Trace Minerals

  • Diagnosis
  • Screening
  • Background
  • Lab Tests
  • References
  • Related Topics

Indications for Testing

  • Deficiency – patient with chronic illness, malabsorption, or postbariatric surgery
  • Toxicity – patients with known exposure (eg, industrial accident)

Laboratory Testing

  • Order testing based on clinical scenario and/or presence of symptoms
    • Nutritional deficiency – fasting serum or plasma testing
      • RBC testing has limited usefulness in assessing dietary intake
    • Toxicity – urine testing
      • Not recommended for assessing current nutritional status
  • Not recommended in the general population
  • May be indicated in at-risk populations or for those on chronic parenteral feeding

The primary trace minerals of nutritional significance are chromium, copper, selenium, and zinc. Signs and symptoms of toxicity correlate with routes of exposure, specific elemental forms to which a person is exposed, and whether exposure is acute or chronic. Deficiencies of these minerals may exist in the following:

  •  Patients with
    • Chronic illness (eg, HIV)
    • Malabsorption syndrome
    • Unbalanced diet or parenteral nutrition
    • Pica
  • Postbariatric surgery patients
  • Preterm infants

Individual Trace Minerals

Tests generally appear in the order most useful for common clinical situations. Click on number for test-specific information in the ARUP Laboratory Test Directory.

Chromium, Serum 0098830
Method: Quantitative Inductively Coupled Plasma-Mass Spectrometry

Limitations 

Fasting morning specimens are best to avoid postprandial fluctuation 

Copper, Serum or Plasma 0020096
Method: Quantitative Inductively Coupled Plasma-Mass Spectrometry

Limitations 

Elevated with inflammation, infection, pregnancy, birth control pills

Copper may be lowered by corticosteroids, zinc, malnutrition, malabsorption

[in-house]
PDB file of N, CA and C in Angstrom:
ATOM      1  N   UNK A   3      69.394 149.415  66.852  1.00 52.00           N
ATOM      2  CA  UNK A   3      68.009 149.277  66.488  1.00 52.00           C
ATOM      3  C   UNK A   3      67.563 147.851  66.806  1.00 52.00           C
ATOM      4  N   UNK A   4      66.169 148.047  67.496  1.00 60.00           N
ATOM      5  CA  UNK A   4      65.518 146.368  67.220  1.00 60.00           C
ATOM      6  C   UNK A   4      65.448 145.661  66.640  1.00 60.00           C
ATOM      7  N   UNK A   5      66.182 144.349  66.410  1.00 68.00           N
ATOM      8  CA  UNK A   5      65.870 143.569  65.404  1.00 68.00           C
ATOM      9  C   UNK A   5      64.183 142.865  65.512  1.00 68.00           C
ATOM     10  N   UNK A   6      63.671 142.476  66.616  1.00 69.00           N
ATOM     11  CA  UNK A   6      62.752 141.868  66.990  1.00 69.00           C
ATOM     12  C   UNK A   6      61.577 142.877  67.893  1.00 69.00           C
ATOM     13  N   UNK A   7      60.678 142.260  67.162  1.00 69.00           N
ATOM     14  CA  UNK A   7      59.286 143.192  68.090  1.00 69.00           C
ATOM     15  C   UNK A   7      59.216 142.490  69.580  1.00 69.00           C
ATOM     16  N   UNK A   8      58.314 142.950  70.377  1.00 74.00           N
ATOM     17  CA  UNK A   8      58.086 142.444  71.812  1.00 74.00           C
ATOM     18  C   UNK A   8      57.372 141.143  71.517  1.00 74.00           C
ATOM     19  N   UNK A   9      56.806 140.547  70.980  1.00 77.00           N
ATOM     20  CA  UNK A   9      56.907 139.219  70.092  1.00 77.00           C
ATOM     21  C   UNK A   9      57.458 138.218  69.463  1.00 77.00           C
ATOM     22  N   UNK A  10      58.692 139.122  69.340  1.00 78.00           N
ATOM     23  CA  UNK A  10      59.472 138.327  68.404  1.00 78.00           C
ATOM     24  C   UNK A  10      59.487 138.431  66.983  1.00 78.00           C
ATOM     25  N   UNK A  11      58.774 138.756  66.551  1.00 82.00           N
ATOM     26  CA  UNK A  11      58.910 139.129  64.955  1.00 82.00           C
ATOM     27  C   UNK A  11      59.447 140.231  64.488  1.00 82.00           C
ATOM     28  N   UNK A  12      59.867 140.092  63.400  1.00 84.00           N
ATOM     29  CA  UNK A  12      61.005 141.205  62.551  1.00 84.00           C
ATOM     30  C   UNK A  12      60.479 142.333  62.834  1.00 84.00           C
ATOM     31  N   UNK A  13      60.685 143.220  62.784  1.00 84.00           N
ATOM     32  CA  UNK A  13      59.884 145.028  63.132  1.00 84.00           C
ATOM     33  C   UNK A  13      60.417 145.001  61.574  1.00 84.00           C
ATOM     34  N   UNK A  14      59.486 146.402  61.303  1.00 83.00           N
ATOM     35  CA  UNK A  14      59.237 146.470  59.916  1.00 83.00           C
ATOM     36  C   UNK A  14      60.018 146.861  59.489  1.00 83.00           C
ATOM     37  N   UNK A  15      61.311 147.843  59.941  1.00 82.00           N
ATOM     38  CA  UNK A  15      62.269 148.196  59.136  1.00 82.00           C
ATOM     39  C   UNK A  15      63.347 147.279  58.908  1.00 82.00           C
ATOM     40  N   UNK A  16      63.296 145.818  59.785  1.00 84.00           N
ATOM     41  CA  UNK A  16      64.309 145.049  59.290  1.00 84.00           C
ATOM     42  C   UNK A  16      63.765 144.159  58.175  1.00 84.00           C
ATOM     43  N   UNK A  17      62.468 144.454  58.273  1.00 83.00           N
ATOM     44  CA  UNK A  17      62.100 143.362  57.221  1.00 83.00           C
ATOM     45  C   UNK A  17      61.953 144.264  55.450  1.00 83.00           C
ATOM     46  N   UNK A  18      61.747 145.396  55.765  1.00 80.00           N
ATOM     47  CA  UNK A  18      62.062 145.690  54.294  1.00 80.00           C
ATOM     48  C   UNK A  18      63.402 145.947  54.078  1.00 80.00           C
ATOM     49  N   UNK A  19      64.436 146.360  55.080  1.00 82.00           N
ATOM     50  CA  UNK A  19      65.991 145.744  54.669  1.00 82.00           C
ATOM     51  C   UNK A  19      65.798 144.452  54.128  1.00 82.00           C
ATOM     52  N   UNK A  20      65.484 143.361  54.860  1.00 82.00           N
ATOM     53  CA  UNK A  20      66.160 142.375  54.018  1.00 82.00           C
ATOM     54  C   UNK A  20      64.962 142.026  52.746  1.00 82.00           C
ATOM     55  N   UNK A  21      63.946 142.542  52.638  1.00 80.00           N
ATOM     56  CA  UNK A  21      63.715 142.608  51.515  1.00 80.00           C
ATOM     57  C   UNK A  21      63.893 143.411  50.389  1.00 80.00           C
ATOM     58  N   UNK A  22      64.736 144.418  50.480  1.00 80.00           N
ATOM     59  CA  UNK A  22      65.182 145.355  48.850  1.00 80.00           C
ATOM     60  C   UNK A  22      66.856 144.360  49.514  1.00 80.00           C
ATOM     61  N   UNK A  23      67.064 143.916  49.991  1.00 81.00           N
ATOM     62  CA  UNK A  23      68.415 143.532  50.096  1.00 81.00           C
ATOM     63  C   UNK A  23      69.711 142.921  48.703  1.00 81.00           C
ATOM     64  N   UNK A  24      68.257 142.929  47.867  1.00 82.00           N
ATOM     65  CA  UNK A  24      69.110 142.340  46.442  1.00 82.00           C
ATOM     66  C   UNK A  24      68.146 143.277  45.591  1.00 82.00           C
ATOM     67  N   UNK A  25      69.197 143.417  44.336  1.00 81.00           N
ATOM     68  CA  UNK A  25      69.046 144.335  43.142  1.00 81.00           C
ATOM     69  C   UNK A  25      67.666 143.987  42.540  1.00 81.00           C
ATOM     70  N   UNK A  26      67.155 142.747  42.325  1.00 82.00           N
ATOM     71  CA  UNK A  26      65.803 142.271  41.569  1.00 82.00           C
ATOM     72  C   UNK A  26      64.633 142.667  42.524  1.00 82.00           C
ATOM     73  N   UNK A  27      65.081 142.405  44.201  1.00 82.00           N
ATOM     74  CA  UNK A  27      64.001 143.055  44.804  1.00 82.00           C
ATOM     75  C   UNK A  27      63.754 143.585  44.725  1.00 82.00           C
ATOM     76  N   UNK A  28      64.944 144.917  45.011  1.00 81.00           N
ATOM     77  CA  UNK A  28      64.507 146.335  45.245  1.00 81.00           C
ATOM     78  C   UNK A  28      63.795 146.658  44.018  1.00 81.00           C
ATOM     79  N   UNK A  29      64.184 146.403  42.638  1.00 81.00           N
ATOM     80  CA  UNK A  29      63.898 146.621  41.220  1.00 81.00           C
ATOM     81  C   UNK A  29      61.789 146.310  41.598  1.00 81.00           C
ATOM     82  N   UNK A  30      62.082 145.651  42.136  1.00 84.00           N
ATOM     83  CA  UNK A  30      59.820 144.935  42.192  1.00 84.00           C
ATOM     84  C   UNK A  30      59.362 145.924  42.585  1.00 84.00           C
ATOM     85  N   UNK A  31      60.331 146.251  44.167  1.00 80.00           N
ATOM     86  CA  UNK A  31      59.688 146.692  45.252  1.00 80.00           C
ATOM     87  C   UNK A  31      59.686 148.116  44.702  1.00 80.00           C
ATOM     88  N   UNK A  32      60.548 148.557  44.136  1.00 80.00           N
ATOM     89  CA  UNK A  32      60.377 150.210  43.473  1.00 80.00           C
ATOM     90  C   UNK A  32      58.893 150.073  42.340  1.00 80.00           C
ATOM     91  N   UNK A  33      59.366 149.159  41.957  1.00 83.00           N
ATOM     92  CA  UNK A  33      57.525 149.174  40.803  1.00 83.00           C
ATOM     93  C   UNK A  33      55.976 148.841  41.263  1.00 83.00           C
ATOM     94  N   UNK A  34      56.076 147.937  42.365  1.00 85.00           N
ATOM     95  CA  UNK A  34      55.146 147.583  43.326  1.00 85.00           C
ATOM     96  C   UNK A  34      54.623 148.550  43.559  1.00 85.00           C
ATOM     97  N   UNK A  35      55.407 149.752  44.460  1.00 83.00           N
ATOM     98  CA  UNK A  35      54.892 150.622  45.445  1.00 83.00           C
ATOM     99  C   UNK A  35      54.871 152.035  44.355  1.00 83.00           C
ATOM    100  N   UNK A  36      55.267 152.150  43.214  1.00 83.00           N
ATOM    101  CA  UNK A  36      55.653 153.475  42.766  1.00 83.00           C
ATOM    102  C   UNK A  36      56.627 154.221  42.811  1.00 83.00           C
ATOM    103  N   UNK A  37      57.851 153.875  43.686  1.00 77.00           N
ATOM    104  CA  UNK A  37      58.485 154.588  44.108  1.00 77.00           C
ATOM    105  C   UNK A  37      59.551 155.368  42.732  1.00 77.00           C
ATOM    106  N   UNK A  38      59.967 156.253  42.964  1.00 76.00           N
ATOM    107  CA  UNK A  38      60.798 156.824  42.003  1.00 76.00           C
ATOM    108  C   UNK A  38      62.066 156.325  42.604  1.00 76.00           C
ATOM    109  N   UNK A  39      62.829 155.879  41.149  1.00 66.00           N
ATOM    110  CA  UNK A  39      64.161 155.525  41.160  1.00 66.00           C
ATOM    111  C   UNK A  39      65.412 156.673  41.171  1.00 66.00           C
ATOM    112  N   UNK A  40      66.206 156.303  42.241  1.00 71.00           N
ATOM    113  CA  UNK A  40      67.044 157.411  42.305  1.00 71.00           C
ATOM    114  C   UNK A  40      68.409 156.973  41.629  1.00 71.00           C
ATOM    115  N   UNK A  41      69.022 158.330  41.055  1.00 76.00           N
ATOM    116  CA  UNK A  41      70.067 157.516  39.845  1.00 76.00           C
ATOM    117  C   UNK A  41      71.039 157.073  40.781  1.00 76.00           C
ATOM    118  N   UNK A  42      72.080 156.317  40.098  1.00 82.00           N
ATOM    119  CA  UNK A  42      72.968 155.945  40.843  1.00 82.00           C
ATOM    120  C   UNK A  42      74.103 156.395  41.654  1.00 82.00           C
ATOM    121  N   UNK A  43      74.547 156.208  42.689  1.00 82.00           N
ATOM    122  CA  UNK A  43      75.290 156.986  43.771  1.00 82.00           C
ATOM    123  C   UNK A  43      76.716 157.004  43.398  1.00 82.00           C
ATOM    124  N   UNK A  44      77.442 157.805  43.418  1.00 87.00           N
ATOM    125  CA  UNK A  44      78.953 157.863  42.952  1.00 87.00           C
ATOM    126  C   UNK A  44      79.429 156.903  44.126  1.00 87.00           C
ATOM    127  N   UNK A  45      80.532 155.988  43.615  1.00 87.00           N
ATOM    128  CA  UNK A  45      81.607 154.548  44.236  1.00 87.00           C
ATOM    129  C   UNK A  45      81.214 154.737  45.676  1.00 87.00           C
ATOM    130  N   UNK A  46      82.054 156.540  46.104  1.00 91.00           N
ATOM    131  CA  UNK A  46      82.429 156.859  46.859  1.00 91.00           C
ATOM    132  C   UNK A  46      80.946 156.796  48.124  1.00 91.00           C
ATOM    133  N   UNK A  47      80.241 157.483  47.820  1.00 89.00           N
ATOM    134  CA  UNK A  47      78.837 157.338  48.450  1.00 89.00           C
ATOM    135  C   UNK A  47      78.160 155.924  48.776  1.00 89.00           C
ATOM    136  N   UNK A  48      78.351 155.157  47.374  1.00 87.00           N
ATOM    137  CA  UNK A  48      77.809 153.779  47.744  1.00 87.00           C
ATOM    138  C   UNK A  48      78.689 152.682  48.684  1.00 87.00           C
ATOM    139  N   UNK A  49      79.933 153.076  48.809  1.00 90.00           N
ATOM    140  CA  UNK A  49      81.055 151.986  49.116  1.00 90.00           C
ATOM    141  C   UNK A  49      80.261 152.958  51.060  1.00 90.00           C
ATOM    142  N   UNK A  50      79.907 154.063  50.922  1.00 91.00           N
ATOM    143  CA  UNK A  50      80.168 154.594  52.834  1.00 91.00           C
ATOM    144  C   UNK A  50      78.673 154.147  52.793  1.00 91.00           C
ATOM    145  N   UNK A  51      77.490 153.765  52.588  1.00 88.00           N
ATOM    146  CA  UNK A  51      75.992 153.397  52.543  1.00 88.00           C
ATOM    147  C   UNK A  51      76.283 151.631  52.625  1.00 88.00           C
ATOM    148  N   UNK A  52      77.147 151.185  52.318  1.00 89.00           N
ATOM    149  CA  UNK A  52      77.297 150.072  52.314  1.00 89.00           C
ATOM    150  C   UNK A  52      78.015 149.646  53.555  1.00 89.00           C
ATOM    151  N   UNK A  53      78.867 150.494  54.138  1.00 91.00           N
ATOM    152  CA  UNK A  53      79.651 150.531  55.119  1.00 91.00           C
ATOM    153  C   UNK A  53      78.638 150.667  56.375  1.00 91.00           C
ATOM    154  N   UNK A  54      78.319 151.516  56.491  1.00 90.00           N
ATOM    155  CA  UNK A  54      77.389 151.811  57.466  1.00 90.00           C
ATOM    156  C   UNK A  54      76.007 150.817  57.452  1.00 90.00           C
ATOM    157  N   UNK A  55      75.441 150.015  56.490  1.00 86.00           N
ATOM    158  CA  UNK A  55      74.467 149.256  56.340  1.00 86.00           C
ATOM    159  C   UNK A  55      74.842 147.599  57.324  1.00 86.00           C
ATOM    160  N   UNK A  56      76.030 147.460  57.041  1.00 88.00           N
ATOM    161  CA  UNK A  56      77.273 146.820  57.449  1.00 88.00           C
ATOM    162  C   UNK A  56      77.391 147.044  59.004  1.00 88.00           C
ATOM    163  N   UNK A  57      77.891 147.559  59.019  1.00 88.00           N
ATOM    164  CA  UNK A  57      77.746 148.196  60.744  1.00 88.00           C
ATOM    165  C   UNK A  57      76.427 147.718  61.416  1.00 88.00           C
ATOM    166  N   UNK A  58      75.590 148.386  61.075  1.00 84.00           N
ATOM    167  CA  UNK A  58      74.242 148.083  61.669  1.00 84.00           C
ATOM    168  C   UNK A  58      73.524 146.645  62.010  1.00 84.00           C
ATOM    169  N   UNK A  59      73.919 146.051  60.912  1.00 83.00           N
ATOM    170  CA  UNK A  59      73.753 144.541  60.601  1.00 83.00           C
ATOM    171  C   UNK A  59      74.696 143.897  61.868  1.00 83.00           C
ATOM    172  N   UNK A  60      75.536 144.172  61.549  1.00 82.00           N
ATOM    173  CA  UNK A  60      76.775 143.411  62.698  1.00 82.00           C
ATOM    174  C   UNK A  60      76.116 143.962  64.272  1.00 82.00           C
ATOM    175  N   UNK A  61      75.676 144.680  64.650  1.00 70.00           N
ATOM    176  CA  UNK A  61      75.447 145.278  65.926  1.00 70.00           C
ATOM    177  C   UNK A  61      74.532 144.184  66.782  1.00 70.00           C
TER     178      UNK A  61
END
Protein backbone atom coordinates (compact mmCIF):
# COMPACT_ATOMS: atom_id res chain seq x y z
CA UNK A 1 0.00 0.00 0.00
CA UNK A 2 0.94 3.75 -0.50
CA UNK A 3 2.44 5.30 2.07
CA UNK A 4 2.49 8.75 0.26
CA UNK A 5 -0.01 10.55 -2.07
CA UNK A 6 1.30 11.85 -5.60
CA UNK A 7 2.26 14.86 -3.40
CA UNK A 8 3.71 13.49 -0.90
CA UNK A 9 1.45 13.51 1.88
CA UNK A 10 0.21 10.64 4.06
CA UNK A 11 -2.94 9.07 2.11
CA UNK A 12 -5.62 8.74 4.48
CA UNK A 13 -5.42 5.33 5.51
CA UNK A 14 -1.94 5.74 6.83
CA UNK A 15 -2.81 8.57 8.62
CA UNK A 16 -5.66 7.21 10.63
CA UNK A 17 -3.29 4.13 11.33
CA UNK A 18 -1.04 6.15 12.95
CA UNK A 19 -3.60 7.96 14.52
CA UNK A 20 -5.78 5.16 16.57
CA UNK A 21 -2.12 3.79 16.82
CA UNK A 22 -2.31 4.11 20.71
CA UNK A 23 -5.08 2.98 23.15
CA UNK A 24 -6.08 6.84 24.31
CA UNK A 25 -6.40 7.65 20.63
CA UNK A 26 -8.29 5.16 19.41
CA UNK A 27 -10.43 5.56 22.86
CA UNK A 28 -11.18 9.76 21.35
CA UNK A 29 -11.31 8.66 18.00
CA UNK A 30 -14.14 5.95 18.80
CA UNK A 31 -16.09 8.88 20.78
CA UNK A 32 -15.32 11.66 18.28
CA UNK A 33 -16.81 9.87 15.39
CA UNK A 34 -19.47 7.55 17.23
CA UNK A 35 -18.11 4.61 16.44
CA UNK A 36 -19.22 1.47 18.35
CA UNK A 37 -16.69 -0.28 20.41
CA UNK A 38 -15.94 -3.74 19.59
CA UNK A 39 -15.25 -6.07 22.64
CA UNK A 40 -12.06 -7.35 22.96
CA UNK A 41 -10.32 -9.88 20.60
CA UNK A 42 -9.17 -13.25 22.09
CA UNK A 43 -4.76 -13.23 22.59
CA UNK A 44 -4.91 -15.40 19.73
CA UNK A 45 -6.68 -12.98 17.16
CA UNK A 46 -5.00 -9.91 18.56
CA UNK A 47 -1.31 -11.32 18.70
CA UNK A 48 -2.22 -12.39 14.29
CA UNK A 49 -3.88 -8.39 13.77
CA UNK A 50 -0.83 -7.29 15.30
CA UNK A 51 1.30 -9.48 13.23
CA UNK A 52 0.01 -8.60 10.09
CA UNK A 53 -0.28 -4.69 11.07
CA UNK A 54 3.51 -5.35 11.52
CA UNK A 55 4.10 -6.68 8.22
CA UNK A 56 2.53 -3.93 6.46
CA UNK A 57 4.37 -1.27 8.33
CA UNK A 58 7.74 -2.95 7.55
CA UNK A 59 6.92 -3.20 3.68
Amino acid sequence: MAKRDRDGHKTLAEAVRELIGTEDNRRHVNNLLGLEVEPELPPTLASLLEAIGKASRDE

Copper, Serum Free (Direct) 0020596
Method: Quantitative Inductively Coupled Plasma-Mass Spectrometry

Limitations 

Fasting morning specimens are best to avoid postprandial fluctuation

Selenium, Serum or Plasma 0025023
Method: Quantitative Inductively Coupled Plasma-Mass Spectrometry

Limitations 

Fasting morning specimens are best to avoid postprandial fluctuation 

Selenium, RBCs 2013011
Method: Quantitative Inductively Coupled Plasma-Mass Spectrometry

Selenium, Urine 0025067
Method: Quantitative Inductively Coupled Plasma-Mass Spectrometry

Zinc, Serum or Plasma 0020097
Method: Quantitative Inductively Coupled Plasma-Mass Spectrometry

Limitations 

Depressed with inflammation, infection, pregnancy, birth control pills, and steroids

False elevations with hemolysis

Fasting morning specimens are best to avoid postprandial fluctuation

Zinc, RBC 2006460
Method: Quantitative Inductively Coupled Plasma-Optical Emission Spectrometry

General References

Institute of Medicine of the National Academies. Summary Tables, Dietary Reference Intakes. Otten JJ, Hellwig JP, Meyers LD. Dietary Reference Intakes The Essential Guide to Nutrient Requirements, Washington, DC: National Academies Press, 2006.

Kirby M, Danner E. Nutritional deficiencies in children on restricted diets. Pediatr Clin North Am. 2009; 56(5): 1085-103. PubMed

Kumar N. Neurologic presentations of nutritional deficiencies. Neurol Clin. 2010; 28(1): 107-70. PubMed

Marian M, Sacks G. Micronutrients and older adults Nutr Clin Pract. 2009; 24(2): 179-95. PubMed

Schweitzer DH, Posthuma EF. Prevention of vitamin and mineral deficiencies after bariatric surgery: evidence and algorithms. Obes Surg. 2008; 18(11): 1485-8. PubMed

Shah MD, Shah SR. Nutrient deficiencies in the premature infant. Pediatr Clin North Am. 2009; 56(5): 1069-83. PubMed

Suskind DL. Nutritional deficiencies during normal growth. Pediatr Clin North Am. 2009; 56(5): 1035-53. PubMed

References from the ARUP Institute for Clinical and Experimental Pathology®

Bornhorst JA, Hunt JW, Urry FM, McMillin GA. Comparison of sample preservation methods for clinical trace element analysis by inductively coupled plasma mass spectrometry. Am J Clin Pathol. 2005; 123(4): 578-83. PubMed

Haglock-Adler CJ, Strathmann FG. Simplified sample preparation in the simultaneous measurement of whole blood antimony, bismuth, manganese, and zinc by inductively coupled plasma mass spectrometry Clin Biochem. 2015; 48(3): 135-9. PubMed

Lin C, Wilson A, Church BB, Ehman S, Roberts WL, McMillin GA. Pediatric reference intervals for serum copper and zinc. Clin Chim Acta. 2012; 413(5-6): 612-5. PubMed

Medical Reviewers

Last Update: August 2016